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Cell Biochem Biophys. 2008;52(3):125-38. doi: 10.1007/s12013-008-9030-7. Epub 2008 Nov 4.

Lung ischemia: a model for endothelial mechanotransduction.

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1
Institute for Environmental Medicine, University of Pennsylvania Medical Center, 1 John Morgan Building, 3620 Hamilton Walk, Philadelphia, PA, 19104-6068, USA.

Abstract

Endothelial cells in vivo are constantly exposed to shear associated with blood flow and altered shear stress elicits cellular responses (mechanotransduction). This review describes the role of shear sensors and signal transducers in these events. The major focus is the response to removal of shear as occurs when blood flow is compromised (i.e., ischemia). Pulmonary ischemia studied with the isolated murine lung or flow adapted pulmonary microvascular endothelial cells in vitro results in endothelial generation of reactive oxygen species (ROS) and NO. The response requires caveolae and is initiated by endothelial cell depolarization via K(ATP) channel closure followed by activation of NADPH oxidase (NOX2) and NO synthase (eNOS), signaling through MAP kinases, and endothelial cell proliferation. These physiological mediators can promote vasodilation and angiogenesis as compensation for decreased tissue perfusion.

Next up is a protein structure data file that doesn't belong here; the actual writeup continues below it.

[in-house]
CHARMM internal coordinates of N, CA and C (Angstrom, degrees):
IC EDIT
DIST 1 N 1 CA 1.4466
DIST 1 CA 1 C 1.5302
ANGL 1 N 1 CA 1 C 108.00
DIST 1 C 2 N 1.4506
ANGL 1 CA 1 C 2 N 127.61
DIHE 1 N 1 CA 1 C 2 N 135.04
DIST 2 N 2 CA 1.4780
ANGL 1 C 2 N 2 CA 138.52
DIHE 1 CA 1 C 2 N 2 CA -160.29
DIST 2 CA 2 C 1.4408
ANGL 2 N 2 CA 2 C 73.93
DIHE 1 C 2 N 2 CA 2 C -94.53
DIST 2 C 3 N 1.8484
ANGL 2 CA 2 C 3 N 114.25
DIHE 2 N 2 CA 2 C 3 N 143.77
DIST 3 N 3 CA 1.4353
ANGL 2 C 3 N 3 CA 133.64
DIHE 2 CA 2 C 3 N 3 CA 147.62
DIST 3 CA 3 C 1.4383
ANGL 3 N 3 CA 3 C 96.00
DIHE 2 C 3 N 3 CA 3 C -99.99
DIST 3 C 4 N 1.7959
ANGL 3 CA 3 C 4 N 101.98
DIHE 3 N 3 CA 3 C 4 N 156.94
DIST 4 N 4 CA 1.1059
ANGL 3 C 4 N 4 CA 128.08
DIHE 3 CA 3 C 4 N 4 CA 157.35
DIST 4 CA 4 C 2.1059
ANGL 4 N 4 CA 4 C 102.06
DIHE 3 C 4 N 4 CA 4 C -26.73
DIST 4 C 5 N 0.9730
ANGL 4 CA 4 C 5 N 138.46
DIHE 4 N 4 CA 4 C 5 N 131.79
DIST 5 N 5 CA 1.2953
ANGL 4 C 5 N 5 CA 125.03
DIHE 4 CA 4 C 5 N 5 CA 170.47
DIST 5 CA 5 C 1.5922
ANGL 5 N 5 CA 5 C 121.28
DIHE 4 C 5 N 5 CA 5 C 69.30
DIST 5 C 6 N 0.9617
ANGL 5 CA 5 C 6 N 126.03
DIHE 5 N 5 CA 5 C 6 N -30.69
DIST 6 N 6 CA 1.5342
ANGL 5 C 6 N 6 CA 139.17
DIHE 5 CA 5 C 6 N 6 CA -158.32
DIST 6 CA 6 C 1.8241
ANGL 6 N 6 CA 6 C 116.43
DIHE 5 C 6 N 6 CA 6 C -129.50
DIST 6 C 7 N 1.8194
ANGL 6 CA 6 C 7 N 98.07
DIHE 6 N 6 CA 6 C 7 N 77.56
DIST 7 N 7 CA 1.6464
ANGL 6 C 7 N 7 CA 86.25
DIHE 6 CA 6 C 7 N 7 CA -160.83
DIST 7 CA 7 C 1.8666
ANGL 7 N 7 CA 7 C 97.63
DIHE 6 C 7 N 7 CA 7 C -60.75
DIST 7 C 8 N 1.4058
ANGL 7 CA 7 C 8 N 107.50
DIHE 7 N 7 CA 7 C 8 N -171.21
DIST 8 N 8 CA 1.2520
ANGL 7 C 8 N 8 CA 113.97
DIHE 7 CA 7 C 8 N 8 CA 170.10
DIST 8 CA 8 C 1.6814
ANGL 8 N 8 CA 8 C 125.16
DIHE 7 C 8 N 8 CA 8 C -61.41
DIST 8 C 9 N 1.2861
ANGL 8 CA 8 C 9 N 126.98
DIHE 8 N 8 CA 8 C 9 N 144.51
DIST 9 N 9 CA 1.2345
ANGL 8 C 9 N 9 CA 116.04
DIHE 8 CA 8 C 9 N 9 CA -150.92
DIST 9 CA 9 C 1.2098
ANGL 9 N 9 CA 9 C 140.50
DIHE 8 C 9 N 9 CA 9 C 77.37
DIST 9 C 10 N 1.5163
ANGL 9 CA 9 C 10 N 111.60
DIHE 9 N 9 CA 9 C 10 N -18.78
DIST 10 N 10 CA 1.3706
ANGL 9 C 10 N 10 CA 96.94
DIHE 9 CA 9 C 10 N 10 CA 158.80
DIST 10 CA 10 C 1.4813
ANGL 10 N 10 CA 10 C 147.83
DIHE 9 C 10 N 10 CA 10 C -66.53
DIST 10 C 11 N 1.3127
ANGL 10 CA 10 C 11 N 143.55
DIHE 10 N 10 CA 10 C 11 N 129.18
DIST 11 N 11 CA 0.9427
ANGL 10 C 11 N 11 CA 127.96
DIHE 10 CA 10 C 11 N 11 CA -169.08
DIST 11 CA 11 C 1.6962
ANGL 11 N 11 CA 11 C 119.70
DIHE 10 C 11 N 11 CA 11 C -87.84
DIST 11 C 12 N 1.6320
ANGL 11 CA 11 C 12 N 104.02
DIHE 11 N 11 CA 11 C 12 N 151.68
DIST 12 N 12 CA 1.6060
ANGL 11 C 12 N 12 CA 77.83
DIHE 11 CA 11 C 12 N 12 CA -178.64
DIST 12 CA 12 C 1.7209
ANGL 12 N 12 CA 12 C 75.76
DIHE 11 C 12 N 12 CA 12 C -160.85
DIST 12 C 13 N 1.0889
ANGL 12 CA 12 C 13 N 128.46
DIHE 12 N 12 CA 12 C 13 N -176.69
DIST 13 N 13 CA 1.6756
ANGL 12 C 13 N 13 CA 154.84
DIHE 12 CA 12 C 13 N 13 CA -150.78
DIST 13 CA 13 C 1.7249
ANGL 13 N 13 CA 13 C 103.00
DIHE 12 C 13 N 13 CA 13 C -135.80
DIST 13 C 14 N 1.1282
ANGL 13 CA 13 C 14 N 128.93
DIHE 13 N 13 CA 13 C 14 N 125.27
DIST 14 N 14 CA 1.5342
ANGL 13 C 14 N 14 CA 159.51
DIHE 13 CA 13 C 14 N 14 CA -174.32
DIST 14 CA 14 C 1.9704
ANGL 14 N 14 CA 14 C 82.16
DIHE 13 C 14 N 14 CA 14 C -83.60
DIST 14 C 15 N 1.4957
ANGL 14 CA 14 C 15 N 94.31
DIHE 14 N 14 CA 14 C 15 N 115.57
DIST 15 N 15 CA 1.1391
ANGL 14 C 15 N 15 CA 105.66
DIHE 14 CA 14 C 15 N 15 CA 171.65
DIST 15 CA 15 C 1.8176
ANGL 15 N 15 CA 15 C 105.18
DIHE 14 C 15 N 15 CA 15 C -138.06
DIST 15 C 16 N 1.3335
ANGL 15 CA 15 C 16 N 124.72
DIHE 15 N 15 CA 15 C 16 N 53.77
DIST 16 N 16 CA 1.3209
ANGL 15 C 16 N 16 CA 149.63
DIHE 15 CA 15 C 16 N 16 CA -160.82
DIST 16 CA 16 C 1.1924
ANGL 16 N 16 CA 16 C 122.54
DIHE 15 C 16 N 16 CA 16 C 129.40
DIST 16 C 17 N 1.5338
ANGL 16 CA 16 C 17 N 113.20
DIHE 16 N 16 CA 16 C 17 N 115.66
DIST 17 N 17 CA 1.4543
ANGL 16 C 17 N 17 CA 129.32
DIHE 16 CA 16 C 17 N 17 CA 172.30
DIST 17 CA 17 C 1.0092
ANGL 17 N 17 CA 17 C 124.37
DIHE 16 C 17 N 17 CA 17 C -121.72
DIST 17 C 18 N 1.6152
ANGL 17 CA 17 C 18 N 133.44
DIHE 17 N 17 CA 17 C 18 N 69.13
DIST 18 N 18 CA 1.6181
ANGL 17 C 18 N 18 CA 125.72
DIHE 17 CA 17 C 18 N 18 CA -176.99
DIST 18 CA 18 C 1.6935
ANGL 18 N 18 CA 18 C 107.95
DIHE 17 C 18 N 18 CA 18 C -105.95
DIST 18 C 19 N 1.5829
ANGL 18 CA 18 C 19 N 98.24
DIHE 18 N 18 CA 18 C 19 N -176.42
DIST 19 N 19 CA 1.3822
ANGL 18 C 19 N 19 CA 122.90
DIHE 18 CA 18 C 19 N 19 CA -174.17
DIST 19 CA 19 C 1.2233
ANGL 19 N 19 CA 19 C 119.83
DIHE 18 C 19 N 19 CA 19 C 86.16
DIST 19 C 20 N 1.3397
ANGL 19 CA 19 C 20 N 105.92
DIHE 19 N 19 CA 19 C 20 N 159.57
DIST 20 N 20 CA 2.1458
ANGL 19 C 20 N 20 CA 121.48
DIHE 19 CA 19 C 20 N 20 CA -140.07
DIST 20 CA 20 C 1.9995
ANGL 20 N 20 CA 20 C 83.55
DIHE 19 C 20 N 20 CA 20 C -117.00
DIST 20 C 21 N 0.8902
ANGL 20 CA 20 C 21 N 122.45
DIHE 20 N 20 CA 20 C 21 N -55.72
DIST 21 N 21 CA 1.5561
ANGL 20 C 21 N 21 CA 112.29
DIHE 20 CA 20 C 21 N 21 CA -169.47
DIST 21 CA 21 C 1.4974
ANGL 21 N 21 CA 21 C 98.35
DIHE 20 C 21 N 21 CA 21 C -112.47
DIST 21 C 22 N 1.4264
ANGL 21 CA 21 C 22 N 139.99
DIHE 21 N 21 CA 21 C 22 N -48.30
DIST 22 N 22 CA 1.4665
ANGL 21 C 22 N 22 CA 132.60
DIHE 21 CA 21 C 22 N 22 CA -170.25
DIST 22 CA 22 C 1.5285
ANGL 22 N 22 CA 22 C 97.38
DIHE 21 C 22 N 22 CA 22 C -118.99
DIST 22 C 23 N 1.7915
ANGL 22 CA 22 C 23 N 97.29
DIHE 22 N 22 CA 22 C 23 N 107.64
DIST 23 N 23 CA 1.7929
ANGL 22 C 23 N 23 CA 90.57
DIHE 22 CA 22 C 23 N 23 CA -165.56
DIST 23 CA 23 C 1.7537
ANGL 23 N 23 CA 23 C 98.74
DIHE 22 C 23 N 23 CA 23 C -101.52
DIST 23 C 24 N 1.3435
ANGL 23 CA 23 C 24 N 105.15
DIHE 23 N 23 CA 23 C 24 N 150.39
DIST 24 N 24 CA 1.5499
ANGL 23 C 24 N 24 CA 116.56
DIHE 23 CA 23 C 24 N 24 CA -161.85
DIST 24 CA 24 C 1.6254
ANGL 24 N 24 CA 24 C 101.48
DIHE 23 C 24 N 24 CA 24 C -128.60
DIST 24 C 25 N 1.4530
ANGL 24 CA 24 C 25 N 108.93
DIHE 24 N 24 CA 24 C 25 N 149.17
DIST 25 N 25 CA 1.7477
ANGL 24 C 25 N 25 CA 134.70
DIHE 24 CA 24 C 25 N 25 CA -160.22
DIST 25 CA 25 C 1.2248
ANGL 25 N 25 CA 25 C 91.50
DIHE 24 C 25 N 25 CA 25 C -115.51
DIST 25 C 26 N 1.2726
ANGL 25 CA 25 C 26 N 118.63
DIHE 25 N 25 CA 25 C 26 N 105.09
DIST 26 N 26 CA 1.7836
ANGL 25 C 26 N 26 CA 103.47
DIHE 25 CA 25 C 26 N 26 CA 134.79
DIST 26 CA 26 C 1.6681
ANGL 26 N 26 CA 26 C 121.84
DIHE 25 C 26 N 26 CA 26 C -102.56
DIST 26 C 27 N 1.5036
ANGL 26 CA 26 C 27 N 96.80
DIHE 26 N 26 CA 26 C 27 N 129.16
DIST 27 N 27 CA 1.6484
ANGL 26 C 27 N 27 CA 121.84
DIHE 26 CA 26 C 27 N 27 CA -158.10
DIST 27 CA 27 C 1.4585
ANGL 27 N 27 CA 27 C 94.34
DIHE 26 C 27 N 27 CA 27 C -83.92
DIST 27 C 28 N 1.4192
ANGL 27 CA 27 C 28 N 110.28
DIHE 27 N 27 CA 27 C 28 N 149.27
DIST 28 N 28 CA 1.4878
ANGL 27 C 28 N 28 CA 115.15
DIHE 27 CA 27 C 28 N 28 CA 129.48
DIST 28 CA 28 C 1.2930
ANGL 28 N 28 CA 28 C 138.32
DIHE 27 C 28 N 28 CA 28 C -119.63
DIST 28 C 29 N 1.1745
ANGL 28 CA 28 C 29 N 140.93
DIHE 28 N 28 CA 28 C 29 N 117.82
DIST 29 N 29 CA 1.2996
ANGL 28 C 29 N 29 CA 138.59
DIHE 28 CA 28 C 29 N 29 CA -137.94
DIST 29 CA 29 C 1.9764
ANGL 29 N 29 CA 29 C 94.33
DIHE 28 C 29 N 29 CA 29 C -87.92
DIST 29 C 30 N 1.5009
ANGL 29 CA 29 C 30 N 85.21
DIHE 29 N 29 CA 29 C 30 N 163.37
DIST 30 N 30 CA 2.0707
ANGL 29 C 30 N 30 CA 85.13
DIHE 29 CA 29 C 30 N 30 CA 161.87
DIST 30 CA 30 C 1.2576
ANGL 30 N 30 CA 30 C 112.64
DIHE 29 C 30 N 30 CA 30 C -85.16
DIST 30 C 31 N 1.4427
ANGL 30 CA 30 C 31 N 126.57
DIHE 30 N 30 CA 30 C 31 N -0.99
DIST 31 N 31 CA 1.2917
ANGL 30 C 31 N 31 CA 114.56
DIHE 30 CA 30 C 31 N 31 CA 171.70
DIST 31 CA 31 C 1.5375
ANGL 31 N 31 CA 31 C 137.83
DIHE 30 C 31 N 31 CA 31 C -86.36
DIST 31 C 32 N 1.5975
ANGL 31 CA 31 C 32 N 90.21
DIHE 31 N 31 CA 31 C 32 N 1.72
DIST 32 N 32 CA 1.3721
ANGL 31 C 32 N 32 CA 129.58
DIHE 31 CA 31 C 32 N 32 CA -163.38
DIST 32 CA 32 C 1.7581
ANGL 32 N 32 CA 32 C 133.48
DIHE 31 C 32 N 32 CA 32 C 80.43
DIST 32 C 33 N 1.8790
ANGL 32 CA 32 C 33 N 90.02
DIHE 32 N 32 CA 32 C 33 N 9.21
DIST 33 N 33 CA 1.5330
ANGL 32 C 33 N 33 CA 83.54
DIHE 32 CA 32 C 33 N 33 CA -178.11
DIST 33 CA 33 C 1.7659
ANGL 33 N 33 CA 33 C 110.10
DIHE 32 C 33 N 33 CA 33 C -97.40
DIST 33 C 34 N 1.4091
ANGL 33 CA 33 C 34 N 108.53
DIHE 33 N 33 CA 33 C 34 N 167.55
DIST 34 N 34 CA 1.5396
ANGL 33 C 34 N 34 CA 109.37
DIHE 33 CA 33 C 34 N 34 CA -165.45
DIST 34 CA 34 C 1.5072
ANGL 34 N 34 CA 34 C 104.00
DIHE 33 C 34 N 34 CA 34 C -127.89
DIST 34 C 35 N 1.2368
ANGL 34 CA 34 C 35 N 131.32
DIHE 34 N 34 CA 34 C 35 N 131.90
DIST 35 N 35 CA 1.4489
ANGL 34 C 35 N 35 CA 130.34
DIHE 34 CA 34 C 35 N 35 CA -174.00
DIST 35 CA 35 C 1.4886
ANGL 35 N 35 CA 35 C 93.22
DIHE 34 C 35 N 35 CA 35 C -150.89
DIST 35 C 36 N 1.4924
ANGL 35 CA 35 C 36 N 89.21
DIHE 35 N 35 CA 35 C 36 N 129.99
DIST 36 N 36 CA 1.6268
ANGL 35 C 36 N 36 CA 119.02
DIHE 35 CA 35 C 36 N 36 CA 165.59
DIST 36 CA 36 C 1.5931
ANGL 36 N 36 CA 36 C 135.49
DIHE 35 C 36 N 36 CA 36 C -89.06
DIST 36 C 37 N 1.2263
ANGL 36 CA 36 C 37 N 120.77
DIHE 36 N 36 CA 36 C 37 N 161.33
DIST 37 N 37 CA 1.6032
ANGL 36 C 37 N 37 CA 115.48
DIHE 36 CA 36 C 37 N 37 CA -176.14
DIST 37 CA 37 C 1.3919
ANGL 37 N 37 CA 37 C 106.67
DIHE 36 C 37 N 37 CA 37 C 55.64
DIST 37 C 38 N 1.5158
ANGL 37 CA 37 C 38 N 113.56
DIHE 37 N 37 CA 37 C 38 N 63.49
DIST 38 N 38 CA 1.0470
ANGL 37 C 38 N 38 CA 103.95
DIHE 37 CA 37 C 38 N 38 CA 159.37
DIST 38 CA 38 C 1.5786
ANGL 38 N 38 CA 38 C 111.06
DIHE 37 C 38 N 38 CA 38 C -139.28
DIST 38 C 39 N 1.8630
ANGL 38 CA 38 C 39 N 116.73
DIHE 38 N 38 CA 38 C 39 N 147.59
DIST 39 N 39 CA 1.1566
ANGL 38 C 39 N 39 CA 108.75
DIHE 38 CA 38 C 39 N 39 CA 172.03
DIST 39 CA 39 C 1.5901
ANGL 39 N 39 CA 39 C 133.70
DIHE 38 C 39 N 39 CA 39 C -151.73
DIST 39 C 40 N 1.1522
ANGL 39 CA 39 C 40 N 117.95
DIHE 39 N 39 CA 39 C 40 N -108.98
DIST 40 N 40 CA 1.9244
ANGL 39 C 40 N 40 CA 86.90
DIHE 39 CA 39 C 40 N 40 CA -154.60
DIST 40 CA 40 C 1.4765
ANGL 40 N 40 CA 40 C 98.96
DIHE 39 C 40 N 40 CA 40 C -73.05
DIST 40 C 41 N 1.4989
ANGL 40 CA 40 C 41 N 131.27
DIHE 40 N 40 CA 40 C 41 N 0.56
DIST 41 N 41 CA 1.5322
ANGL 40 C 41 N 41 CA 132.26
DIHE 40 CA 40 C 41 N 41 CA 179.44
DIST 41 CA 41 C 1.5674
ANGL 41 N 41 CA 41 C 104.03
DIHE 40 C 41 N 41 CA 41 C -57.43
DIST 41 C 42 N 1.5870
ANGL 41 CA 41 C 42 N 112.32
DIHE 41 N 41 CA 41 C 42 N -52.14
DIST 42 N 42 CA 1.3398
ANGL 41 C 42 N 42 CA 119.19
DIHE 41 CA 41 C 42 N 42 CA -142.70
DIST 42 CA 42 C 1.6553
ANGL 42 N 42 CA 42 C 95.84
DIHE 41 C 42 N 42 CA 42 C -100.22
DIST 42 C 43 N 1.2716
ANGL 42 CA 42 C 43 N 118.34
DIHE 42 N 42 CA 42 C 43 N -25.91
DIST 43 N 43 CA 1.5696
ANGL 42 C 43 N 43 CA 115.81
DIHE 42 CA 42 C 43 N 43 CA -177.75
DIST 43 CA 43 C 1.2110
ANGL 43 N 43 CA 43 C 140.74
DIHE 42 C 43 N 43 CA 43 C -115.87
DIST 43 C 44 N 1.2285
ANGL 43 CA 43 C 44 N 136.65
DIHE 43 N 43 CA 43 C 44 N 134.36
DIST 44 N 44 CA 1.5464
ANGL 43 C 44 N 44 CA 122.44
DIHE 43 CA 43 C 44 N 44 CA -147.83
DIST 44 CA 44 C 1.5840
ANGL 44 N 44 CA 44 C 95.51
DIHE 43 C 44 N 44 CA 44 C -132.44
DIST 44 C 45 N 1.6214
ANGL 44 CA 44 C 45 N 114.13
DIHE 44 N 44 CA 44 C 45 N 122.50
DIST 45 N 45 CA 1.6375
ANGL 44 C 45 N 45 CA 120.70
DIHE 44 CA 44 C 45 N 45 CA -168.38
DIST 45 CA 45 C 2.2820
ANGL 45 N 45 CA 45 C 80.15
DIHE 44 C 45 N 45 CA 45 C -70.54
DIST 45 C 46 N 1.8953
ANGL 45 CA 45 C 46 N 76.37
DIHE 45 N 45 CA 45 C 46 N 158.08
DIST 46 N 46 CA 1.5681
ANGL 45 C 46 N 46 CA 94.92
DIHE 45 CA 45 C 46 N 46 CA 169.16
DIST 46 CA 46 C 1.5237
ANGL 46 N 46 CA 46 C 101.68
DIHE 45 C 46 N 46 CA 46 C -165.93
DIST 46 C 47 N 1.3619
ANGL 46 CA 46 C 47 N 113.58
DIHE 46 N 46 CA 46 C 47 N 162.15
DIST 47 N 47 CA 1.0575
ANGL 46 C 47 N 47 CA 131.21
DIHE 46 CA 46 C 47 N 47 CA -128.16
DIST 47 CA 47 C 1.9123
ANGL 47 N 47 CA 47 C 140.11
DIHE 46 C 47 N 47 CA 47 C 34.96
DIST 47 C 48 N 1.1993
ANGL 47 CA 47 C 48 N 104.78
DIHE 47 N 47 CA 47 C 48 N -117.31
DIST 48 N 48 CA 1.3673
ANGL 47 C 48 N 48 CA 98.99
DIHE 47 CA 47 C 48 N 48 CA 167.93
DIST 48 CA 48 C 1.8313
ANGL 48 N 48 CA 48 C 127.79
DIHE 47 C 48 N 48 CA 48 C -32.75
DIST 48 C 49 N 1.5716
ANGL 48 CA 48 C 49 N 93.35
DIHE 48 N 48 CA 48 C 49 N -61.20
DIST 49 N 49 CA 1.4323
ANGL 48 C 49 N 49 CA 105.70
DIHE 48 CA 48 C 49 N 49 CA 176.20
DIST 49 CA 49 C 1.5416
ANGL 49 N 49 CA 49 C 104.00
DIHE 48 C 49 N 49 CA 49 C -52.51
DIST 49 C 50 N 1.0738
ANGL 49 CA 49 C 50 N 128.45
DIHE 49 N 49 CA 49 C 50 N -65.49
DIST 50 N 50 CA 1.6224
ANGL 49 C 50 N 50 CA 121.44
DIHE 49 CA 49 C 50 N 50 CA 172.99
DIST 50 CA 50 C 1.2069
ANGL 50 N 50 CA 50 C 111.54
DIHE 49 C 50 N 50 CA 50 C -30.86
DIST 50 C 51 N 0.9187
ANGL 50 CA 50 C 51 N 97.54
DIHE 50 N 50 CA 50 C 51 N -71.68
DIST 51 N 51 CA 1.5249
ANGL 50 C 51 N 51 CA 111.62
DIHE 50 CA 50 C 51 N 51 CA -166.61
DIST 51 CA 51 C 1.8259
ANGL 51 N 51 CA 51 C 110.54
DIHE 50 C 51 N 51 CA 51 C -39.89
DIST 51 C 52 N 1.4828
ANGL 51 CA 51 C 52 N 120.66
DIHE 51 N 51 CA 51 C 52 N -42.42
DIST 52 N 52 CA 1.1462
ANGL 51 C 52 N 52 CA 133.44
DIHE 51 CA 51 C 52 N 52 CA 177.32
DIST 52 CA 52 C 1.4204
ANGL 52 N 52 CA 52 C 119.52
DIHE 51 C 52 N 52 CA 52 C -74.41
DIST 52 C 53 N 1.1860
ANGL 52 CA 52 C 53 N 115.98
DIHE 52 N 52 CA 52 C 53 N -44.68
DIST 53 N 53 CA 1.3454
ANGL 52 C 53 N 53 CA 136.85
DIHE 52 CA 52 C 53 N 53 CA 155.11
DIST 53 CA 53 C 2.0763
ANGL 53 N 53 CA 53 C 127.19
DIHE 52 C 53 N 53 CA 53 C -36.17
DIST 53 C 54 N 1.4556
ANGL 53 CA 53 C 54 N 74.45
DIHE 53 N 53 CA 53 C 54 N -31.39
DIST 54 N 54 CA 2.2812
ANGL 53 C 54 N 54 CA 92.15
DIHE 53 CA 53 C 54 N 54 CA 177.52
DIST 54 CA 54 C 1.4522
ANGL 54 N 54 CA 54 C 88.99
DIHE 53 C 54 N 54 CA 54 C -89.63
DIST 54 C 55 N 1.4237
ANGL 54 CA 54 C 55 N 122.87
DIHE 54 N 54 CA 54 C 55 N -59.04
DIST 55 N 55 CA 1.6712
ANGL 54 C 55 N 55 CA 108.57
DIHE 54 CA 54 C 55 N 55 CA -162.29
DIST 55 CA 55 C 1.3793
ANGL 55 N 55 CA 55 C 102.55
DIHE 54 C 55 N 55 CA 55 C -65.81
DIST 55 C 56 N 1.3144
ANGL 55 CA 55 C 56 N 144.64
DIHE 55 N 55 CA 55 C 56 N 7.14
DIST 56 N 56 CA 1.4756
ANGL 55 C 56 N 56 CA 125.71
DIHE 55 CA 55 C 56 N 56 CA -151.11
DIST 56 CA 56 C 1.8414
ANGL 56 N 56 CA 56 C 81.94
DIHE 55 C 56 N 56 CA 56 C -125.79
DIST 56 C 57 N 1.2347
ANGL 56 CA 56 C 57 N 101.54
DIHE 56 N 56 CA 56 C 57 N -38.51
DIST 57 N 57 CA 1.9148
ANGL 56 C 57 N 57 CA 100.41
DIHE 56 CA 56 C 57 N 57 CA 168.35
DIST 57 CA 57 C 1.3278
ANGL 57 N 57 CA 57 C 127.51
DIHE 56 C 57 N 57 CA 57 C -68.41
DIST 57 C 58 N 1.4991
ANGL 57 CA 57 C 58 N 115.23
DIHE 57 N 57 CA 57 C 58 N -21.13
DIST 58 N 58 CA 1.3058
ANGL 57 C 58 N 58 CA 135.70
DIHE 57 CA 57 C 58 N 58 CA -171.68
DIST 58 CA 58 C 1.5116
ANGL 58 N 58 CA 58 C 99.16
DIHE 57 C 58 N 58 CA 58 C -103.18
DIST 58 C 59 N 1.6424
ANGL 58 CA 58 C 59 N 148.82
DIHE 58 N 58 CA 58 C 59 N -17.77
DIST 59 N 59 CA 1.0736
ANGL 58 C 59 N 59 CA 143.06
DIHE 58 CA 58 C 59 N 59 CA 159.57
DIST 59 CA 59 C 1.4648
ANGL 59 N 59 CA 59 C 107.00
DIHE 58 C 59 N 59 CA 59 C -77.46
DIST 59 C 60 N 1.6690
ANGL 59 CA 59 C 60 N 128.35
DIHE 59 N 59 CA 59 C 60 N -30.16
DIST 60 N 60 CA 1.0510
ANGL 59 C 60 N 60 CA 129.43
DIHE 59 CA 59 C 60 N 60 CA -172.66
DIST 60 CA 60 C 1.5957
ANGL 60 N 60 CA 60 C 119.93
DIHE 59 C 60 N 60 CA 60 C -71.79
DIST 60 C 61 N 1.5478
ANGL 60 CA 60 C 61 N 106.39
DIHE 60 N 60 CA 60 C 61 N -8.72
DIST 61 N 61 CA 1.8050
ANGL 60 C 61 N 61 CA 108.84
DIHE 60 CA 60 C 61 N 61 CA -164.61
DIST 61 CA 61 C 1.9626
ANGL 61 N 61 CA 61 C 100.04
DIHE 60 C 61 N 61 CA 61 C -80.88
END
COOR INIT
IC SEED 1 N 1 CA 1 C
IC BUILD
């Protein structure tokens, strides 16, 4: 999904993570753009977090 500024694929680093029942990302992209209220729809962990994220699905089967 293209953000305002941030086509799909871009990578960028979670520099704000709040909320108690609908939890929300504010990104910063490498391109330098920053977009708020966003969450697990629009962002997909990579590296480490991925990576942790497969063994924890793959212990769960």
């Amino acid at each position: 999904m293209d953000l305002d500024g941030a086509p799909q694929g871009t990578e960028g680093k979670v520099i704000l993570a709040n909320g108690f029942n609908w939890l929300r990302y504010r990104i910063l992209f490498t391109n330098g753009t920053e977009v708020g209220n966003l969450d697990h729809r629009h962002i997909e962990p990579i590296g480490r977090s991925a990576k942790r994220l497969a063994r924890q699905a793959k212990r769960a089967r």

PMID:
18982455
PMCID:
PMC2667227
DOI:
10.1007/s12013-008-9030-7
[Indexed for MEDLINE]
Free PMC Article
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